“We knew we wanted to get the run game going,” McCarthy said.
The Chargers had trouble coping with both Elliott and Pollard, whose differing skill sets enable Dallas to get creative with its offensive formations. Pollard, who’s logged 57 career slot snaps, according to Pro Football Focus’s charting, is a factor in the Cowboys’ pass game and is a threat on jet-sweep actions. Elliott’s pass-catching ability is among the best at his position, but his work between the tackles (37 percent of his carries this season have come up the middle) forces defenses to respect him. The combo immediately affected the game, as Dallas waged a 15-play opening scoring drive that lasted nearly seven minutes.
“The mentality of the [Chargers] defense is just to kinda make you slowly move it down the field, make you grind it out,” Elliott said. “So that gave us the opportunity to run the football. The O-line did a hell of a job. They were moving those guys off the ball today, and it set the tone.”
Perhaps even more impressive than Dallas’s offensive versatility was its defense. With Lawrence out, rookie linebacker Micah Parsons started at defensive end. Even though he shifted into the position during the middle of the week, he was crucial in slowing down Herbert and the Chargers’ passing game—Parsons collected a sack to go with a team-high four QB hits. “A lot of it was natural,” Parsons said. “I mean, some people had a long day out there.”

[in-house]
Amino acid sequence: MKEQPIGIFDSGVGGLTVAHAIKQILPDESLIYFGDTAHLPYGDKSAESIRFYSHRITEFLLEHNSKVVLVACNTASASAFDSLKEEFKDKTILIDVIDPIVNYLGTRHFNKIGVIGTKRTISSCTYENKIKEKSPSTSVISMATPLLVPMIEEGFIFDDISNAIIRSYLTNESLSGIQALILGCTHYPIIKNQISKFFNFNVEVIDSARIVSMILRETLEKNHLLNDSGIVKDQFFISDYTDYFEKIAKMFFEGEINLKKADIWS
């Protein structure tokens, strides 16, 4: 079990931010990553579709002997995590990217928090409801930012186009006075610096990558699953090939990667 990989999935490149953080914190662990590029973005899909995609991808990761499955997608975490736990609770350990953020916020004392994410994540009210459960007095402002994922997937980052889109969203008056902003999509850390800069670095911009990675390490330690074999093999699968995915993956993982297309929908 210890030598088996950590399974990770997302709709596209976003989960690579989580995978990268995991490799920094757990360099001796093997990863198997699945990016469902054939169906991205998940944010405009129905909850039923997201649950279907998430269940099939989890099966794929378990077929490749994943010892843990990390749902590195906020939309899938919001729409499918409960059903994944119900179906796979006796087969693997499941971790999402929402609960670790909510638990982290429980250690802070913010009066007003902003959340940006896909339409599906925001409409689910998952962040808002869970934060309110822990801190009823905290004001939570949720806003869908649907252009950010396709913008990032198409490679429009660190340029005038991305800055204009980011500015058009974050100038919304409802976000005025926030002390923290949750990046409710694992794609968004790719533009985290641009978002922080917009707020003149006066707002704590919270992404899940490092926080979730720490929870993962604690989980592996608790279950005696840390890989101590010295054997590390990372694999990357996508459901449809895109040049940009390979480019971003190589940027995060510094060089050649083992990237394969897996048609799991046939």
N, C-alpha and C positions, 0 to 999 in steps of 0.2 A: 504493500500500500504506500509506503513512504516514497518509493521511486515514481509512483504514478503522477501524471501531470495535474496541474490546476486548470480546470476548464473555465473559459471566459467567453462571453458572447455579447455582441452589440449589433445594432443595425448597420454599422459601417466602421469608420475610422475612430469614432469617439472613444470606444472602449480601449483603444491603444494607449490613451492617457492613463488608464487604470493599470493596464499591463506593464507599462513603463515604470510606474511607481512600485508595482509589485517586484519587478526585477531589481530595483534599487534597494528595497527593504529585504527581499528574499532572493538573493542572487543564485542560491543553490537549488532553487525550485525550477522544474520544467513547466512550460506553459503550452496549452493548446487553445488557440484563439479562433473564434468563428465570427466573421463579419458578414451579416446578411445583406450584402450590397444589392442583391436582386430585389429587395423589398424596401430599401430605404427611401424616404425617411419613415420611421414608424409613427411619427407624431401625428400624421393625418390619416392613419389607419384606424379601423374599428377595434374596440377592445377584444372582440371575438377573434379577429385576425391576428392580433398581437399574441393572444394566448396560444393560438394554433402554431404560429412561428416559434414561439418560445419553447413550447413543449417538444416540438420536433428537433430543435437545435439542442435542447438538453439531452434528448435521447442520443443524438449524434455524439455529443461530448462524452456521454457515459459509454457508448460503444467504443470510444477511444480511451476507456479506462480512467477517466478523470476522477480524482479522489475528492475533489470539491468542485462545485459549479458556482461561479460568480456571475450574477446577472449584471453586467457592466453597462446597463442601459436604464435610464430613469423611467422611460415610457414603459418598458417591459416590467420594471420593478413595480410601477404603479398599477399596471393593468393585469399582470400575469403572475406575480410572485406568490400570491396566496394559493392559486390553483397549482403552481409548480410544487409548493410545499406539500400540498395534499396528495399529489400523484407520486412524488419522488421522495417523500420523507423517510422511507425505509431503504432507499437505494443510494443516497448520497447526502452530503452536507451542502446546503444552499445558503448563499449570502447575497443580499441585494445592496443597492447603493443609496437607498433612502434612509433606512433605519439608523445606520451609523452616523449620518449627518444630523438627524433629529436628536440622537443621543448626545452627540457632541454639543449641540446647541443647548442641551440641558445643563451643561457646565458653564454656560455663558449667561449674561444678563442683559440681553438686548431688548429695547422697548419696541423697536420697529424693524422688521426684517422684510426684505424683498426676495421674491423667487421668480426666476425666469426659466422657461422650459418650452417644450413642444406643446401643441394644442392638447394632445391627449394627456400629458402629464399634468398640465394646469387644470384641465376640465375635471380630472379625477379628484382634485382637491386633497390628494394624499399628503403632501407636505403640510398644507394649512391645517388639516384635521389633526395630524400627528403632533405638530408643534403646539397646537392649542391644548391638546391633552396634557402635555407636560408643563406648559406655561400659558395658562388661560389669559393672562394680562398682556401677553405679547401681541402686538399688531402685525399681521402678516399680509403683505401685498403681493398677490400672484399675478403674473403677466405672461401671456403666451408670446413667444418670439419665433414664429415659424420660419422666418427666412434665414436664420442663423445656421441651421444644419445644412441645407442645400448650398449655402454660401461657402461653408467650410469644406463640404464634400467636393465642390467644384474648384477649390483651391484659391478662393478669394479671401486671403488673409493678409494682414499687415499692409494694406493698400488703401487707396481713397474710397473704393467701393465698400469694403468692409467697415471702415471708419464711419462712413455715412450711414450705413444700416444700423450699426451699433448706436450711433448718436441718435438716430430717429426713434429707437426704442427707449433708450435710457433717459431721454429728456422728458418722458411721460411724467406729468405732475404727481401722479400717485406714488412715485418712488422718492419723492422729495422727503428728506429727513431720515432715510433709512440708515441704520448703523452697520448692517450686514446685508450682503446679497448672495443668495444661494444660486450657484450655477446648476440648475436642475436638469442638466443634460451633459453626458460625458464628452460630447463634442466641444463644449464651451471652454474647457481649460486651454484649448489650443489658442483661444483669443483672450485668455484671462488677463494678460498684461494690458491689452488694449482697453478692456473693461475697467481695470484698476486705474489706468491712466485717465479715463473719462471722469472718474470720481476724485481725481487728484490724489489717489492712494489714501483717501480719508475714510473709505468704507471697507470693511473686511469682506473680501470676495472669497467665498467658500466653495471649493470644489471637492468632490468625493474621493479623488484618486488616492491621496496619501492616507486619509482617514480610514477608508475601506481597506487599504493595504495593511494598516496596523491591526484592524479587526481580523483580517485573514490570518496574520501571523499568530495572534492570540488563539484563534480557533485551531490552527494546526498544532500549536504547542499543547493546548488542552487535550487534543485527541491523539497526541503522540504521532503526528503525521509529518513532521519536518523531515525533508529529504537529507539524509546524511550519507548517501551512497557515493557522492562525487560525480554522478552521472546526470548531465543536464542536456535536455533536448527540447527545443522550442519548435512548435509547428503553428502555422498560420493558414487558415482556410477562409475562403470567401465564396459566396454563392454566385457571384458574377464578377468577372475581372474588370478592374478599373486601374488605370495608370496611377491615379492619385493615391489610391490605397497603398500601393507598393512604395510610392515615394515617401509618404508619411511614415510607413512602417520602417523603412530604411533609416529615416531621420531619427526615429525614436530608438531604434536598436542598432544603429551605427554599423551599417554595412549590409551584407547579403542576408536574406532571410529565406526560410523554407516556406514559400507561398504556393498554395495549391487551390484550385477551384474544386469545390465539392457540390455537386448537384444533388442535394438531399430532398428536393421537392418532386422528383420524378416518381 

Altogether, defensive coordinator Dan Quinn’s unit tallied 13 QB hits and broke up eight passes. After picking off Tom Brady twice in Week 1, the Cowboys secondary intercepted Herbert twice, including an incredible snag by cornerback Trevon Diggs. Dallas held the Chargers offense to 5-for-12 on third down and only 1-for-4 in the red zone.
“I think you have to give Dan and the coaches some credit, because there is some flexibility in our scheme,” McCarthy said. “That was something that, when I arrived here, I felt like was part of the change that I tried to start last year. We wanted to be more diverse and utilize more players. If you look at the defensive free agents and the rookie class, this is what we’ve been building.”
Through two weeks, there’s reason to be impressed by the Cowboys and bullish on their chances in the NFC East. They’ve faced two opponents who are expected to be playoff contenders and have looked competitive in both contests, despite injuries. Last season when Prescott was out, these types of performances wouldn’t have been possible. Dallas finished 24th last season in Football Outsiders’ offensive DVOA ratings, falling off from second the year before.
The Cowboys missed Prescott’s poise on the field in addition to his play. His return this year spurred plenty of optimism within the club, but more importantly, the pieces around him—if healthy and available—offer more pathways to victory. Dallas doesn’t need Prescott to go score-for-score with other high-octane offenses, although the Cowboys have already proved that they’re capable of hanging with opponents if necessary. Once Collins returns, and if Martin can remain healthy, the group will be formidable enough to win in the run game and set up the backfield for more big days. Defensively, Dallas has shown that it can still generate frequent turnovers, while younger defenders, such as Parsons and Diggs, are showing promise in Quinn’s system.
Dallas has shown that it has great players and—in Moore and Quinn—the staff members to maximize them. McCarthy and his players noted that Sunday’s win is only one game in a long season. Some might think that, considering the Chargers’ own offensive line injuries and the team’s numerous penalties, the Cowboys shouldn’t be too optimistic about the result. But they found a way.
Against Tampa Bay, “we weren’t quite good enough,” McCarthy said. “But there was a lot to build off of that. So to me, I don’t think there was ever a blink in belief.”